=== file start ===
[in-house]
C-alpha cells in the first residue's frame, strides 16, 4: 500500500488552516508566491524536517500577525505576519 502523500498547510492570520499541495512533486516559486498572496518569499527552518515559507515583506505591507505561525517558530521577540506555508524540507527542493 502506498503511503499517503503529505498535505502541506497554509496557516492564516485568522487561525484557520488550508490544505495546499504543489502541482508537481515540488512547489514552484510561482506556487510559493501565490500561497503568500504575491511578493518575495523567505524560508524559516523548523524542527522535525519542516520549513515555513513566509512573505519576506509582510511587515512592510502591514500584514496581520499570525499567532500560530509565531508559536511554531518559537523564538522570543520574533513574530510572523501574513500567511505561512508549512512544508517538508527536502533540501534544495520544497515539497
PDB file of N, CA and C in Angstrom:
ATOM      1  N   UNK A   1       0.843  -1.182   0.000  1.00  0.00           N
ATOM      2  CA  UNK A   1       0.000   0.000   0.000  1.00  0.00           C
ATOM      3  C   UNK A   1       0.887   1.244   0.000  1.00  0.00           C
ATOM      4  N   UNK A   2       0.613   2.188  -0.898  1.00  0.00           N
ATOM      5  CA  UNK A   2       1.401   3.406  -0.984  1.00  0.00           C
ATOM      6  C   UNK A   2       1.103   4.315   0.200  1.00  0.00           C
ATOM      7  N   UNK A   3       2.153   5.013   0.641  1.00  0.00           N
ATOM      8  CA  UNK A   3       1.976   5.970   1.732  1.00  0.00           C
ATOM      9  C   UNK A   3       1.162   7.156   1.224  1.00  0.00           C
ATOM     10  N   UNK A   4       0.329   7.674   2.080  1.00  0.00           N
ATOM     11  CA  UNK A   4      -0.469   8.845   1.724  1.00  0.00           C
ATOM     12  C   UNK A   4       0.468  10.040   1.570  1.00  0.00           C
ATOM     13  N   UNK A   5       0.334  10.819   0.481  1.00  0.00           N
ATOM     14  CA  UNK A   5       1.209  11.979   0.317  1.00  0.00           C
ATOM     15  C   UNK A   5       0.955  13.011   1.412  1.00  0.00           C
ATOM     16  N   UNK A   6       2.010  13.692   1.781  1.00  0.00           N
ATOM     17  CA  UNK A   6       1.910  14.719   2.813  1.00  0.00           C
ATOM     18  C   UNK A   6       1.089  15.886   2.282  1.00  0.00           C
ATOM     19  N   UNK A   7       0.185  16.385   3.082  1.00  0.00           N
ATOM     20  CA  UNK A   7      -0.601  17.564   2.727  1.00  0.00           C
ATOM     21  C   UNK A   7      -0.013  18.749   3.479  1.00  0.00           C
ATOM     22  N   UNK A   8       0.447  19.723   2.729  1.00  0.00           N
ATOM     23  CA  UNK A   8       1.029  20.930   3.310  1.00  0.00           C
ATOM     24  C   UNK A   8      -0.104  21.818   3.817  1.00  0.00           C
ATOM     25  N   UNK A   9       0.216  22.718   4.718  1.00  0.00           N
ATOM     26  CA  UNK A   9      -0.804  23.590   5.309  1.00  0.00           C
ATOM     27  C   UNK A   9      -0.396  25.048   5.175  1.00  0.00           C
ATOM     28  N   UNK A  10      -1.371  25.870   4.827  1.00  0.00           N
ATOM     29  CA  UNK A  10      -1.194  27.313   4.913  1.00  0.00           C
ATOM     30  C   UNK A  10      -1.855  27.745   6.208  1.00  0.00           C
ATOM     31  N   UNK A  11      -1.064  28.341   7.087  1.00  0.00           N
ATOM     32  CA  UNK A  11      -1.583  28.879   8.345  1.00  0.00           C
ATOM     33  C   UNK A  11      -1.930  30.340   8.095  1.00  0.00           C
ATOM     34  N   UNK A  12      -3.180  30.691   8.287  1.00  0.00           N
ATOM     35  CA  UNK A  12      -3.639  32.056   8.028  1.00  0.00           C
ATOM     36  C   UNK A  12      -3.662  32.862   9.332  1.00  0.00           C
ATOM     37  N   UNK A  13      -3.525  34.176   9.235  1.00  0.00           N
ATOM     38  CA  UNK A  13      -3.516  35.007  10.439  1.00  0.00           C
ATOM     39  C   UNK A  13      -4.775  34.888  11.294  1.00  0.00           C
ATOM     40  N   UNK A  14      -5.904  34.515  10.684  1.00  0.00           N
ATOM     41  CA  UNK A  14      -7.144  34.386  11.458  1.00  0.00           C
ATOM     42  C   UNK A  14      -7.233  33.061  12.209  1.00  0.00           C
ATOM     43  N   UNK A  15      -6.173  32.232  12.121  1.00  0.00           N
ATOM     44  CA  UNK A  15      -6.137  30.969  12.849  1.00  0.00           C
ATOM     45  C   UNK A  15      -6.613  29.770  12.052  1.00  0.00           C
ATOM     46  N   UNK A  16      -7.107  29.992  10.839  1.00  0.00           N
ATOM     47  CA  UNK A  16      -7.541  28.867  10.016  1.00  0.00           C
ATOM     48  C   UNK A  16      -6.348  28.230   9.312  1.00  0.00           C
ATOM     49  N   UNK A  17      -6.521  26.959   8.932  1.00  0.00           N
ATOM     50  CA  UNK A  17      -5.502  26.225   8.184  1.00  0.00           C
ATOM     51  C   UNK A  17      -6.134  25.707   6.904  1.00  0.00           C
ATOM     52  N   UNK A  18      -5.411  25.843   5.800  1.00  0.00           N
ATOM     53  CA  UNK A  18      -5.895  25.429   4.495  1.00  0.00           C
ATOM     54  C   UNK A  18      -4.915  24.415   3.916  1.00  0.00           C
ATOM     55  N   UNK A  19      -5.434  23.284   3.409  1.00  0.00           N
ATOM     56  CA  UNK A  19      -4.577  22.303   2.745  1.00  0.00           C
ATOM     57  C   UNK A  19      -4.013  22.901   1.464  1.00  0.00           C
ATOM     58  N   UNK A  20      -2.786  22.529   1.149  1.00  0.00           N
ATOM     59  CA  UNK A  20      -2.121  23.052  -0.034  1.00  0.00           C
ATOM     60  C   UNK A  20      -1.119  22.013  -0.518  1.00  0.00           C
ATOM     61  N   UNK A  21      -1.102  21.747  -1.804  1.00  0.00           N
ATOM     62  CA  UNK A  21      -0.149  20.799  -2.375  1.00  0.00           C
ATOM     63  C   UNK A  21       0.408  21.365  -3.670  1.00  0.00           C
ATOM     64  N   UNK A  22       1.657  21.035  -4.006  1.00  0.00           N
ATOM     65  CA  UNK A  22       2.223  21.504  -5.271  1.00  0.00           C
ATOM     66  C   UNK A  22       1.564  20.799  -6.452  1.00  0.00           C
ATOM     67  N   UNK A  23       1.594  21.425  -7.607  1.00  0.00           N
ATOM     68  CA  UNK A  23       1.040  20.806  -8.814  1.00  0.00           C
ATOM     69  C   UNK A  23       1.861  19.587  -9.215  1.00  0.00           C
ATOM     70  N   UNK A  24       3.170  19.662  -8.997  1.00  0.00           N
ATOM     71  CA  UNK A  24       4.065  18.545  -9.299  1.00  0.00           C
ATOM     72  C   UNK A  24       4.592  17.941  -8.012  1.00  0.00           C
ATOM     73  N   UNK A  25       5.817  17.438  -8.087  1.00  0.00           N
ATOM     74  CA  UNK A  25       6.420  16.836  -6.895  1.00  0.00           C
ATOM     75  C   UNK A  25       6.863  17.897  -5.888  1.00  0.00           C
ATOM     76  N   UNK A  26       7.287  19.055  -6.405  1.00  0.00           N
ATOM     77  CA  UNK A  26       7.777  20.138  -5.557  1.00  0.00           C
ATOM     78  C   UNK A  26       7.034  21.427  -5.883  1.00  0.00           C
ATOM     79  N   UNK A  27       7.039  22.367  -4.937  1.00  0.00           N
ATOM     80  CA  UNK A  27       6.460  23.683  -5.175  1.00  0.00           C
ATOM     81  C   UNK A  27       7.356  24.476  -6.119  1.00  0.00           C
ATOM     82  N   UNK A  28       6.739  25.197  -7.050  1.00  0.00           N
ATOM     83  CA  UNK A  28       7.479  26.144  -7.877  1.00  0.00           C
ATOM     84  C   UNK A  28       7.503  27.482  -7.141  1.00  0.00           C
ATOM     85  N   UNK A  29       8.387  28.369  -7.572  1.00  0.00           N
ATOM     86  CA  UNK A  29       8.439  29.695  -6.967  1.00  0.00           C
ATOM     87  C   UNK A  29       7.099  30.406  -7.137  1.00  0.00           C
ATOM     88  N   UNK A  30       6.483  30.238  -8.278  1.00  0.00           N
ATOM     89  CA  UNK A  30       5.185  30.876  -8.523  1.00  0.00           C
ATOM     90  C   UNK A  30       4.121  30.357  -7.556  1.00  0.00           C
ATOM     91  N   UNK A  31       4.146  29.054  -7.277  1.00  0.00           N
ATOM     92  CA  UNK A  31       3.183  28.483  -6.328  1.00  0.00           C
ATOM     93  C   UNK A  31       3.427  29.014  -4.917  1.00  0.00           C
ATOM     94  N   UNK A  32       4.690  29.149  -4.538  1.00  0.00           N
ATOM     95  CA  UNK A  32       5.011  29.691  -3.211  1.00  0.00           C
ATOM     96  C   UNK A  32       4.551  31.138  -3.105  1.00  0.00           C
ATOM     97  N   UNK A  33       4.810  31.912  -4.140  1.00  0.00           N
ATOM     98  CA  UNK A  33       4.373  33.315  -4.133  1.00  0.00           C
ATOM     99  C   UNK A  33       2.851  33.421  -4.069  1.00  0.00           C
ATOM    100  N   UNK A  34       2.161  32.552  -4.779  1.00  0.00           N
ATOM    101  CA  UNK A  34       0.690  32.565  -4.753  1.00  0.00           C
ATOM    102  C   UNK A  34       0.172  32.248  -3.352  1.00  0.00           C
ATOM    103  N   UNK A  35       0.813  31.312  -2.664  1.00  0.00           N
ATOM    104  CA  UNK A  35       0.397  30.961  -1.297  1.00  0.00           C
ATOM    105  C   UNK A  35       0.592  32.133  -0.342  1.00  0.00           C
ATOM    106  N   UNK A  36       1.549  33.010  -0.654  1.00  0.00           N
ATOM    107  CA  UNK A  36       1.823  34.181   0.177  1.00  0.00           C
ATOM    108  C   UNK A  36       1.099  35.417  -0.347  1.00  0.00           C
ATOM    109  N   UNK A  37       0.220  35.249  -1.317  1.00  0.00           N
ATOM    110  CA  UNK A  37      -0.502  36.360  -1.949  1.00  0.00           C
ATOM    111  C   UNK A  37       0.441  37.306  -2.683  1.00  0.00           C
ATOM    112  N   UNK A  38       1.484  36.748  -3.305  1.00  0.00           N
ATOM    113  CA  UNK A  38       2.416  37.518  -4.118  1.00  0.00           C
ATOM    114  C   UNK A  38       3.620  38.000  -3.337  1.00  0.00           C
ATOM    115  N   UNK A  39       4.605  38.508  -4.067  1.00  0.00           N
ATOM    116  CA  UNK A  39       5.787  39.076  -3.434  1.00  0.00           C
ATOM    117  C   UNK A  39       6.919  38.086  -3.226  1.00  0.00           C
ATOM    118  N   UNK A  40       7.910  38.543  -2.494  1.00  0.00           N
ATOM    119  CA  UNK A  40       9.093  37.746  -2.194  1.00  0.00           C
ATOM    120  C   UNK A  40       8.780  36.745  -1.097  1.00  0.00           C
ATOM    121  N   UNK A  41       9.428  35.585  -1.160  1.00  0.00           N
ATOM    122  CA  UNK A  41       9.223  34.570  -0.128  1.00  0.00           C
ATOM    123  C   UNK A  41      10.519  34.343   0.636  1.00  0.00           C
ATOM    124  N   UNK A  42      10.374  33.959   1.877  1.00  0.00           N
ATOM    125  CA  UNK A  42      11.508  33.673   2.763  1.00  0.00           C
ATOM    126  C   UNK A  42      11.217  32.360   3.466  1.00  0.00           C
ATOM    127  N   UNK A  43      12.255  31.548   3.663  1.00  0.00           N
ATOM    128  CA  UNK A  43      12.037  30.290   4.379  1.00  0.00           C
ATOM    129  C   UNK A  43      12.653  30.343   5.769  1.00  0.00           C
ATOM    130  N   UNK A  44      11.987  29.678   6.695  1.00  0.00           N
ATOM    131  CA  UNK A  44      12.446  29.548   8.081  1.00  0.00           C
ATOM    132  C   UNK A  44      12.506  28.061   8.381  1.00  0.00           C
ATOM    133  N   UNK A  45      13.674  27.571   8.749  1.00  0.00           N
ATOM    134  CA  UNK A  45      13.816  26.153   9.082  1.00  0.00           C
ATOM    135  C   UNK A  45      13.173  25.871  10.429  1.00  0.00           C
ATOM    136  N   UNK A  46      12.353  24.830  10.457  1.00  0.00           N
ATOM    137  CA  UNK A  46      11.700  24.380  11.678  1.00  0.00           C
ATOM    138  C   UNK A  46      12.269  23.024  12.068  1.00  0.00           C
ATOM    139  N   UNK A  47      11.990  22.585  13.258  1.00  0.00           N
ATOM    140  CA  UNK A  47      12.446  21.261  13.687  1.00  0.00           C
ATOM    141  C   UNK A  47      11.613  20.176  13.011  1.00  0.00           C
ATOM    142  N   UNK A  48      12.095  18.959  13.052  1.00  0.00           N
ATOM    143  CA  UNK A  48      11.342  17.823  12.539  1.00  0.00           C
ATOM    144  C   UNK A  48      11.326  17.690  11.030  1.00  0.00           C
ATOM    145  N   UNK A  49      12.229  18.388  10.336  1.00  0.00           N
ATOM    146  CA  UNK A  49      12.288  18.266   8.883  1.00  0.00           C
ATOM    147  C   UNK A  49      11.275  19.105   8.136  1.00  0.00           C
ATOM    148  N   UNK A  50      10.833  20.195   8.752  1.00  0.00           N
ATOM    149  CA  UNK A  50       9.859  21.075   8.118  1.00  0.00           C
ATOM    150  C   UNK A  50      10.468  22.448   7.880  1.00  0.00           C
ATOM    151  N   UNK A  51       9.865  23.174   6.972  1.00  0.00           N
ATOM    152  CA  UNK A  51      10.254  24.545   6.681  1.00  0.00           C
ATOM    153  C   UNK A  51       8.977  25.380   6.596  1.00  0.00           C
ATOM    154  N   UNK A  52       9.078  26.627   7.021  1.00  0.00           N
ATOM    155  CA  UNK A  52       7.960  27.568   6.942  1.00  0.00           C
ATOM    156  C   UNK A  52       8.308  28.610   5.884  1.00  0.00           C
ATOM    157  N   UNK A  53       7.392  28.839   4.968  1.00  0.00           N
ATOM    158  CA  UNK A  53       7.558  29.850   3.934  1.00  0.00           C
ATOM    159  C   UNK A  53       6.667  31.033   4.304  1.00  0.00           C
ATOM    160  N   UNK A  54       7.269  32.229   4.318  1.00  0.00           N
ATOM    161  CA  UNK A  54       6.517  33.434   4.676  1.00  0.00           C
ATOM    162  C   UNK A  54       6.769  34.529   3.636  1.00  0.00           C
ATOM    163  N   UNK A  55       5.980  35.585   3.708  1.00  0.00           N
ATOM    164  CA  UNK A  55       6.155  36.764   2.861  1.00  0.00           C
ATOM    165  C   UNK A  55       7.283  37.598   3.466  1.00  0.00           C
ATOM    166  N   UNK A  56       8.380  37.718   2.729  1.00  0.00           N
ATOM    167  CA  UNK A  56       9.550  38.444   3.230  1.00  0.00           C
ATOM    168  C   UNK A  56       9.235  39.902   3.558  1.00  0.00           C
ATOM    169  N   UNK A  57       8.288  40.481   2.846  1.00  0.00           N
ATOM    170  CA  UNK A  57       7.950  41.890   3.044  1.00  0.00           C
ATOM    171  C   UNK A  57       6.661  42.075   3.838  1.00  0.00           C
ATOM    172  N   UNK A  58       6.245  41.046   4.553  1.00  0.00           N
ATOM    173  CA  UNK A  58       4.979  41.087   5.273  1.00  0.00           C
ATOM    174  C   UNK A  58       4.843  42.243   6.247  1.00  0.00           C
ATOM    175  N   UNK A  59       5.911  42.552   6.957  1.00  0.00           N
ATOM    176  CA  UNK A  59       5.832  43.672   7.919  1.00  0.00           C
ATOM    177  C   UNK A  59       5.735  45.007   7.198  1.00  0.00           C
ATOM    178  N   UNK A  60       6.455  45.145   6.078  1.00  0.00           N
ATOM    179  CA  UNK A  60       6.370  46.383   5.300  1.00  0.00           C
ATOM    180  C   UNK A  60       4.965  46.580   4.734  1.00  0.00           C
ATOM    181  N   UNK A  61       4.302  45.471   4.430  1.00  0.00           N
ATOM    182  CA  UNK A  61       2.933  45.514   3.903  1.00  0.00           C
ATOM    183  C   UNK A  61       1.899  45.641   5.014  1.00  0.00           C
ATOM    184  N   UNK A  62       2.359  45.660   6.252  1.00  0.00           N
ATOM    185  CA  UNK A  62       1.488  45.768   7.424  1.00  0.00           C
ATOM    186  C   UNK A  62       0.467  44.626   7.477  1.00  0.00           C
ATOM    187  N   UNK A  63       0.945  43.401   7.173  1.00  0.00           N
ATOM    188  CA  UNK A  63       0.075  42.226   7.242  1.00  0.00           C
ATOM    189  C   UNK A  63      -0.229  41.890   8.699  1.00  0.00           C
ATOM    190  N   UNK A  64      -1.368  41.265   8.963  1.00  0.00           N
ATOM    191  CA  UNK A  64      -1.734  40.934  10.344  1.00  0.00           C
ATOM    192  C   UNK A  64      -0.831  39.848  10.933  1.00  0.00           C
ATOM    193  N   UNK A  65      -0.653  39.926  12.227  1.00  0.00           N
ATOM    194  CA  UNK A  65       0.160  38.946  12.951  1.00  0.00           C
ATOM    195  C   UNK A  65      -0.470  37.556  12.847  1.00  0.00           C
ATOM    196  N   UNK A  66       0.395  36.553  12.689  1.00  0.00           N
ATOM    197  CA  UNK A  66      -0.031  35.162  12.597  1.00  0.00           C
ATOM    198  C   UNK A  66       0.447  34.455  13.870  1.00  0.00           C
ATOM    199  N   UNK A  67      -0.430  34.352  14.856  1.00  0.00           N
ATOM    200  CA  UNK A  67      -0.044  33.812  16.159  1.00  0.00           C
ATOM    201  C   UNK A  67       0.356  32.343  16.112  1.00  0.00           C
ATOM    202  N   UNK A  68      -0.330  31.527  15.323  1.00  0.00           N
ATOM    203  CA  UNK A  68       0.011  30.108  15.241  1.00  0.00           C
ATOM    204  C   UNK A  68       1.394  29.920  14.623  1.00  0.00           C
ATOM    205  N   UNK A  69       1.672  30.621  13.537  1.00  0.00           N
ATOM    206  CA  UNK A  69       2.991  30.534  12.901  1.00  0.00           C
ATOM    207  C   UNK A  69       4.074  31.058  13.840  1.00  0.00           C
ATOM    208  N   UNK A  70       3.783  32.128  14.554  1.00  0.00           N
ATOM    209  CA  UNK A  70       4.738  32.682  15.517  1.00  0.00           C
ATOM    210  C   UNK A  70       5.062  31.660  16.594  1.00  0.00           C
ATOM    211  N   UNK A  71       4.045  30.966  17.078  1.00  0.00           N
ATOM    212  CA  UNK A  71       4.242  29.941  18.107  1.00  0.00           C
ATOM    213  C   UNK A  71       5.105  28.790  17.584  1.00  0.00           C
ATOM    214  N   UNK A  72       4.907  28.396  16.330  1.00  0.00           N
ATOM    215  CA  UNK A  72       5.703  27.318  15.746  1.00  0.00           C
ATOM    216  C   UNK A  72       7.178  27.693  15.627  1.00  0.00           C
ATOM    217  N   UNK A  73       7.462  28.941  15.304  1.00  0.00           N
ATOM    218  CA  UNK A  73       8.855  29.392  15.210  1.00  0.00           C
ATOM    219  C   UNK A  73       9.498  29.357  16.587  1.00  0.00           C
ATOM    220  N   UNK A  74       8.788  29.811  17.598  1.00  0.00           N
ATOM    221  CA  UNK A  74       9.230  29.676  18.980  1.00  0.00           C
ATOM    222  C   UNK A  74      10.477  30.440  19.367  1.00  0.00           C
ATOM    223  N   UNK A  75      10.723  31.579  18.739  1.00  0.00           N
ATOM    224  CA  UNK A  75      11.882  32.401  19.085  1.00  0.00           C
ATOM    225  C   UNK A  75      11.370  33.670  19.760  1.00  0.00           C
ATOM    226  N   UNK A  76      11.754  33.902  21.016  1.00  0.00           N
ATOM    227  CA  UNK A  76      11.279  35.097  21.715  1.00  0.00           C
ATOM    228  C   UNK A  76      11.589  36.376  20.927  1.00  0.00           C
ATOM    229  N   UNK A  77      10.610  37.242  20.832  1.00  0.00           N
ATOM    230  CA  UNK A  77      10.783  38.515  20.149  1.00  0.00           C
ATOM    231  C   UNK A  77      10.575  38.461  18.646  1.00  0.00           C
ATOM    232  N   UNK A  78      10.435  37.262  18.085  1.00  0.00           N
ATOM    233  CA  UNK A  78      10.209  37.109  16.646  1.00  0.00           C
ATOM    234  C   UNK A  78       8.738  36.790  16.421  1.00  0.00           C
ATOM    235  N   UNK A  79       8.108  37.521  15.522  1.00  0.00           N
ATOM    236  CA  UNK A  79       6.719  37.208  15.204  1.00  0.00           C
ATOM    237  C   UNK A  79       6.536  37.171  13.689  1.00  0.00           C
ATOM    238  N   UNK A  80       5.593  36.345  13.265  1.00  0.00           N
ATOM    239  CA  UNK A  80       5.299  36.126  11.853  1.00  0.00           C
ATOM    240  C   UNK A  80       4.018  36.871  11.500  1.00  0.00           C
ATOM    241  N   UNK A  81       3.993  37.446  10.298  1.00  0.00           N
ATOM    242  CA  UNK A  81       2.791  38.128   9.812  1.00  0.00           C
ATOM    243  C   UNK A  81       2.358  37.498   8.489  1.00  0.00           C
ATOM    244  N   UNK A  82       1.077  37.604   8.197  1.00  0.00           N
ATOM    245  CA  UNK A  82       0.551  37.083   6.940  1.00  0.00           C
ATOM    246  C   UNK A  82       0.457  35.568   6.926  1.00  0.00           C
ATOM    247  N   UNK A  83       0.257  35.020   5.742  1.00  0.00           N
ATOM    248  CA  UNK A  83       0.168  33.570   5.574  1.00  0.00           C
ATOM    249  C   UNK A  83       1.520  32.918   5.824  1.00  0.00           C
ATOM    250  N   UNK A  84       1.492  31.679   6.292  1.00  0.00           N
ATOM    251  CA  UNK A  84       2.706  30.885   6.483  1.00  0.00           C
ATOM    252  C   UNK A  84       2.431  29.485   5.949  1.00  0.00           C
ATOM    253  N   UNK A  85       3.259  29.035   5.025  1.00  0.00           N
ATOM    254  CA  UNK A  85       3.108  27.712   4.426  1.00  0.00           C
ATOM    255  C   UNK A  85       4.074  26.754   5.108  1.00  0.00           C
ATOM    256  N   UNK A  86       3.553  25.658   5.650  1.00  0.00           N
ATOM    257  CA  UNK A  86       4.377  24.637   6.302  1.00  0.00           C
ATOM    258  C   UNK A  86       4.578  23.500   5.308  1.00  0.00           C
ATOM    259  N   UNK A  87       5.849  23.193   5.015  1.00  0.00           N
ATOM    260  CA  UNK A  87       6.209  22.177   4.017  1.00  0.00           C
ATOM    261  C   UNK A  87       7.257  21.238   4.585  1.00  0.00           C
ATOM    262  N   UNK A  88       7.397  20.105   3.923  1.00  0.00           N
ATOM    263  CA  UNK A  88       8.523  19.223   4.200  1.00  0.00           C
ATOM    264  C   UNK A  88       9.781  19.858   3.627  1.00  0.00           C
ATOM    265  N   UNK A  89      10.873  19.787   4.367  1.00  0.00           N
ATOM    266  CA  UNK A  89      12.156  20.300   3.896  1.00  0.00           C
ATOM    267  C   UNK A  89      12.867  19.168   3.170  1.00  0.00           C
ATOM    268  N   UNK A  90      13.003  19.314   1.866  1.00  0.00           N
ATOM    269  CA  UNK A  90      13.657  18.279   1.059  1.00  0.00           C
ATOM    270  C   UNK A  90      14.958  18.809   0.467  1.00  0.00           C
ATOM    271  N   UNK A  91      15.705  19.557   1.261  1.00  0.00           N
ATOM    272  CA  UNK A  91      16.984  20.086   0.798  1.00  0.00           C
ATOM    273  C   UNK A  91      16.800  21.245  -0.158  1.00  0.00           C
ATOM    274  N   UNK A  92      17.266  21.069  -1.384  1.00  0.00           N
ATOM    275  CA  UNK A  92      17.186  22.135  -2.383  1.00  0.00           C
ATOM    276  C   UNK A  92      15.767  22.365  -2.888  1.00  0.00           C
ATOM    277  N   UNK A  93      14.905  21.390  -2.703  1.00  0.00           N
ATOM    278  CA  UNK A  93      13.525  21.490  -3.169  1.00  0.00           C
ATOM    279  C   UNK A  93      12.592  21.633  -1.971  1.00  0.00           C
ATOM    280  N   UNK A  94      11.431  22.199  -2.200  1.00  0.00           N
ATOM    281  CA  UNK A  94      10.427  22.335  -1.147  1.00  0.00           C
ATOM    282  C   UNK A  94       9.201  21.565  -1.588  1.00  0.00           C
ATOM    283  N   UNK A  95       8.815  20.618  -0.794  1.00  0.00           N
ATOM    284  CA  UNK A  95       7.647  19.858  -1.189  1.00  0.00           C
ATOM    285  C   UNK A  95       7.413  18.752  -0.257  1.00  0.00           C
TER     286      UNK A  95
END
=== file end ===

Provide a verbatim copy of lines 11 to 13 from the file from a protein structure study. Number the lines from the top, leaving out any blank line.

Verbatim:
ATOM      8  CA  UNK A   3       1.976   5.970   1.732  1.00  0.00           C
ATOM      9  C   UNK A   3       1.162   7.156   1.224  1.00  0.00           C
ATOM     10  N   UNK A   4       0.329   7.674   2.080  1.00  0.00           N